Israelis and the world of jazz get the academic treatment
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Israelis and the world of jazz get the academic treatment

An upcoming conference on Israeli jazz and Hebrew culture will examine how Sabras got into this musical genre

Jessica Steinberg covers the Sabra scene from south to north and back to the center.

The rise of Israeli jazz is one of those causes for wonder, and now there’s an upcoming conference exploring how this small, Middle Eastern country became a mini-powerhouse of the musical genre.

“Israeli Jazz and Hebrew Culture” will be held April 14-15 at the Ben-Gurion University of the Negev campuses in Beersheba and Sde Boker, and is open to the public.

It’s being arranged by a crew of jazz aficionados in Israel’s south, including the university’s Ben-Gurion Research Institute for the Study of Israel and Zionism, and supported by the American Sephardi Federation and the US Embassy.

At the center of the organizers is Aryeh Tepper, an American-Israeli researcher who has been a jazz fan since his teens, when he would slip out of his childhood home in Washington, DC to go hear some standards in Georgetown.

Dr. Aryeh Tepper of Ben-Gurion University of the Negev is one of the organizers of a jazz conference, taking place April 14-15, 2019 (Courtesy Aryeh Tepper)

Now he researches other subjects as well, but jazz is still a deep passion, and one he happily shares with other colleagues, including Professor Arieh Saposnik, who have put it at the core of the conference.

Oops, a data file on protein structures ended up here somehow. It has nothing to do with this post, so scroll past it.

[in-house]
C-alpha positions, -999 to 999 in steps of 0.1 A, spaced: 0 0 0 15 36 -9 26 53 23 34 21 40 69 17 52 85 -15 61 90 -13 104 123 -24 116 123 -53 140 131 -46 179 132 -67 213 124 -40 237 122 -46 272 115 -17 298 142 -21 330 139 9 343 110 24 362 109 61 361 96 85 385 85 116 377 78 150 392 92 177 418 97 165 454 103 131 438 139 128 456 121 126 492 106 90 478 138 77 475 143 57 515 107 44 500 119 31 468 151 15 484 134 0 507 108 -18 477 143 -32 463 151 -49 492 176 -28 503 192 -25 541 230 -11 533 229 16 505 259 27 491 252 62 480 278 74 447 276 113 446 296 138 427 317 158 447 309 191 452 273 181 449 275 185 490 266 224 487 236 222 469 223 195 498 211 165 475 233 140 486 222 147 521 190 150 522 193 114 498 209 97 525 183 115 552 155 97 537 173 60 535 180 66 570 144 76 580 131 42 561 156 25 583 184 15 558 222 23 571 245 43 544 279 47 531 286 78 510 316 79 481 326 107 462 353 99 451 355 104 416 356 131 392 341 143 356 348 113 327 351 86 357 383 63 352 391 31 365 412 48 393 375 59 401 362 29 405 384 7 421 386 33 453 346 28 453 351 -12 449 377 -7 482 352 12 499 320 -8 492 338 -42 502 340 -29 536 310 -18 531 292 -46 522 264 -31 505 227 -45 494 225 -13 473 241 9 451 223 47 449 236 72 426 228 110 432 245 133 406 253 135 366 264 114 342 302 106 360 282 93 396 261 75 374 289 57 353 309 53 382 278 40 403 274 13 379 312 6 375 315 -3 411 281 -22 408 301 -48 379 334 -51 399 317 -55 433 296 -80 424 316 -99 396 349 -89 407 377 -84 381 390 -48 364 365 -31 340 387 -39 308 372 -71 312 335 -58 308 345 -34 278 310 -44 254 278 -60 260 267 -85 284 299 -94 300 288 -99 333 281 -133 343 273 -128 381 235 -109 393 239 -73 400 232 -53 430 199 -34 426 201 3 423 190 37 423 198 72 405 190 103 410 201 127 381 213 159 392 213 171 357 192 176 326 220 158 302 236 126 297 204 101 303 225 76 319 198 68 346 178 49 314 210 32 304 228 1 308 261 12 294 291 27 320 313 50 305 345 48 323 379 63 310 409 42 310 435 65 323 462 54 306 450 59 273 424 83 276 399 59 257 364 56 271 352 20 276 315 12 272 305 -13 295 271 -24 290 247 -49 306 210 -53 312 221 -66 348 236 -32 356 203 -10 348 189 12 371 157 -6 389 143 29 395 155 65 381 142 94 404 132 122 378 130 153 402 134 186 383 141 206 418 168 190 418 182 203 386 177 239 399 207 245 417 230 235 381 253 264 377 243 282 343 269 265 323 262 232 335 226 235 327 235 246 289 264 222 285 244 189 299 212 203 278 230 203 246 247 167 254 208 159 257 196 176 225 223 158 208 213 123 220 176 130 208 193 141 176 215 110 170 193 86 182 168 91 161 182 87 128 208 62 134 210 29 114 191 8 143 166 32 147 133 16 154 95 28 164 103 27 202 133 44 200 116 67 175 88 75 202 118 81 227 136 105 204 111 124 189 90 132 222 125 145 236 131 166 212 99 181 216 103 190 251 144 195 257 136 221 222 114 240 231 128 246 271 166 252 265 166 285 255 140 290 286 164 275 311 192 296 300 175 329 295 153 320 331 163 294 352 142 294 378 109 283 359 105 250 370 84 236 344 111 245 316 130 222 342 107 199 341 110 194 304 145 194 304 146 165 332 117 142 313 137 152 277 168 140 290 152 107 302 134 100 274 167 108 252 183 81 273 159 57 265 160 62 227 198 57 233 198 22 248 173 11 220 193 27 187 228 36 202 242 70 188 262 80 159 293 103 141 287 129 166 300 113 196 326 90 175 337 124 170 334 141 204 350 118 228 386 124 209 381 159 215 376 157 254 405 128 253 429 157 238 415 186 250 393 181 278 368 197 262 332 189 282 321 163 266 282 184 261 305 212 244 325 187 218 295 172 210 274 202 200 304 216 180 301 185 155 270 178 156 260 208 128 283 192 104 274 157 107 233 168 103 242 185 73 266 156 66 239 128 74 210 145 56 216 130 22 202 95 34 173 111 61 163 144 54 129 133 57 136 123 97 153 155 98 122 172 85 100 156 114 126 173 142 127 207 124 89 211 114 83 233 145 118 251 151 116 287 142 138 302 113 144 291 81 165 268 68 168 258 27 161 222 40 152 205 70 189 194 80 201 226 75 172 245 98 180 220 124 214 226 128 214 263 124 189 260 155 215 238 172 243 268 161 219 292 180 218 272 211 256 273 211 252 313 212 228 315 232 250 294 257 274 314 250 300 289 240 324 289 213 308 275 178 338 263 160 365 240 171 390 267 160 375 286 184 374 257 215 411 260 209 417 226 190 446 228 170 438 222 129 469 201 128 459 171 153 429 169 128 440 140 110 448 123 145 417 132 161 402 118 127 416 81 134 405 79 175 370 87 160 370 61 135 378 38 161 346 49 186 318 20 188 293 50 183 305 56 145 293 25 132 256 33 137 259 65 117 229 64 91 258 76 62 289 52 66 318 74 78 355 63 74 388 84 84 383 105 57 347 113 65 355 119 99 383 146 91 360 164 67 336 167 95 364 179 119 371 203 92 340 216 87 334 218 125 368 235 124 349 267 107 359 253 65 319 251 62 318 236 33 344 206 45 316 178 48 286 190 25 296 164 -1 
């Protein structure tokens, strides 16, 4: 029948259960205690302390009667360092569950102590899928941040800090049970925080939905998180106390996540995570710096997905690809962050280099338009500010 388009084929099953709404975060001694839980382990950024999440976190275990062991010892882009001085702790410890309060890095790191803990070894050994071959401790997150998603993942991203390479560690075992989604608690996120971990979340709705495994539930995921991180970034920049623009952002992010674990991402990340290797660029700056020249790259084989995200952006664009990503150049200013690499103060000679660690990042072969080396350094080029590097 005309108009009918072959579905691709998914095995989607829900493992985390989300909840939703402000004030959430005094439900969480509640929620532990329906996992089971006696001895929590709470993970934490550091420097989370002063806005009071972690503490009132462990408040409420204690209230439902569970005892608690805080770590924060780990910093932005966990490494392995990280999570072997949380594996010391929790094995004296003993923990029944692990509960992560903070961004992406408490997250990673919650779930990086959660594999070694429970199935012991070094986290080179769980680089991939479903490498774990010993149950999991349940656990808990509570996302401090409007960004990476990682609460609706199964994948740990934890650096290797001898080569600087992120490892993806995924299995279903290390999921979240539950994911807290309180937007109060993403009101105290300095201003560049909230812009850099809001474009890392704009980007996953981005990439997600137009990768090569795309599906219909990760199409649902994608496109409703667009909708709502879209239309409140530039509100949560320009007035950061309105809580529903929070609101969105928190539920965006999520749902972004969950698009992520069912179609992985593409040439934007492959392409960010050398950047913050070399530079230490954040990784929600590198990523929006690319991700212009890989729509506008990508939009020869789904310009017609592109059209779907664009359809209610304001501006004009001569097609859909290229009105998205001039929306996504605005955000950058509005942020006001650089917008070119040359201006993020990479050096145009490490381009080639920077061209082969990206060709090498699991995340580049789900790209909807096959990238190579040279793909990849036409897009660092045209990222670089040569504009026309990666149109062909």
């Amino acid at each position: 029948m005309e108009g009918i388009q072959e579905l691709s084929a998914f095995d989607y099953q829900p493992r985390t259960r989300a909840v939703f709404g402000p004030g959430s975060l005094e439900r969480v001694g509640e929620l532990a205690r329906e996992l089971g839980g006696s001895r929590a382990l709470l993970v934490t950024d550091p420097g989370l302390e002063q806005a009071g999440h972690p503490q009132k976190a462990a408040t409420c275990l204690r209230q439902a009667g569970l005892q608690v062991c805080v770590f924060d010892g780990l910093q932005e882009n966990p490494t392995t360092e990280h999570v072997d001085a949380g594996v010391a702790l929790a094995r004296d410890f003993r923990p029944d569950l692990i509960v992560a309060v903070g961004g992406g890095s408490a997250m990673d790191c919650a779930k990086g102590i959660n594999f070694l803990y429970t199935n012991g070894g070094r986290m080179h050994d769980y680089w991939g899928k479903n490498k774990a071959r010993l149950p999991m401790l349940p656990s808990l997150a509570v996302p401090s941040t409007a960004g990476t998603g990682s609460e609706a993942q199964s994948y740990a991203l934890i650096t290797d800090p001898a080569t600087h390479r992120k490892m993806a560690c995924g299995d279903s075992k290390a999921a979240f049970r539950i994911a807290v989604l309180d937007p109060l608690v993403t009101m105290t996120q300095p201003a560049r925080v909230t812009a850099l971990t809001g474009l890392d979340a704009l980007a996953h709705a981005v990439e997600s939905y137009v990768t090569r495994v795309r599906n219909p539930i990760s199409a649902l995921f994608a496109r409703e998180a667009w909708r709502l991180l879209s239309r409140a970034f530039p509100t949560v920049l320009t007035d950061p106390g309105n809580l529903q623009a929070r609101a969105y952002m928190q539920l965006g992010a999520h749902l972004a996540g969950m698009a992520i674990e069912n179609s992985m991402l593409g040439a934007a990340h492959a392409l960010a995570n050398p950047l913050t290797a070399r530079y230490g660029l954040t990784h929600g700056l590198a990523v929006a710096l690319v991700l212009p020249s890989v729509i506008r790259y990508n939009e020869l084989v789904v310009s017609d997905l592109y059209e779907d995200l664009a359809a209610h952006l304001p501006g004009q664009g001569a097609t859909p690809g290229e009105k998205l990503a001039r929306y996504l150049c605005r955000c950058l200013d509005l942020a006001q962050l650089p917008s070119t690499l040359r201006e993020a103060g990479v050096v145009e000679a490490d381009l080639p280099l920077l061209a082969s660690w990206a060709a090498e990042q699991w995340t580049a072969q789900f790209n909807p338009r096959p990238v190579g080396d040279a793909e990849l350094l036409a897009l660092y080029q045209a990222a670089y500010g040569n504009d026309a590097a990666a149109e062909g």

“It’s a chance to learn about Israeli culture and the boundaries of Hebrew culture,” said Tepper. “Jazz originated in the US, and it has made a wonderful entrance into the depths of Israeli life and society and that’s a beautiful thing about music in general; it’s a shortcut to the soul.”

The April 14-15 sessions at Ben-Gurion will cover considerable ground, discussing a translation of American literary and jazz critic Albert Murray into Hebrew, talking about jazz saxophonist Arnie Lawrence and his impact on contemporary jazz scene in Israel and abroad, and looking at the flowering of Israeli jazz. American writer Greg Thomas will give the keynote address about Lionel Hampton and his “King David Suite,” a particularly personal story about the jazz great and the fledgling State of Israel.

The center of the conference will be the Sunday night, April 14 performance at 8:30 p.m., of the “King David Suite” by Israeli trumpeter Itamar Borochov Octet, a historic first, at the Sonnenfeld Auditorium on the BGU campus in Beersheba.

It’s a particularly fitting conclusion to the conference, said Tepper. The suite was written by Hampton when he came to Israel with his band in 1953, and played 48 concerts in four weeks throughout the country.

He also spent time with Rabbi Yitzhak Herzog — a former chief rabbi of Israel after the creation of the state — who was a jazz fan himself, and visited King David’s purported gravesite on Mount Zion.

The meeting with Herzog was the inspiration for the “King David Suite,” an 18-minute symphony that touches on King David, and the ancient monarch’s own musical inclinations.

The score, however, was lost when a fire gutted Hampton’s home, and it wasn’t until 2008 that a copy was discovered, and then donated to Ben-Gurion University in 2015.

Borochov’s performance will be the first time that Hampton’s “King David Suite” is performed, and will include a set dedicated to jazz and piyyut, ancient liturgical poems.

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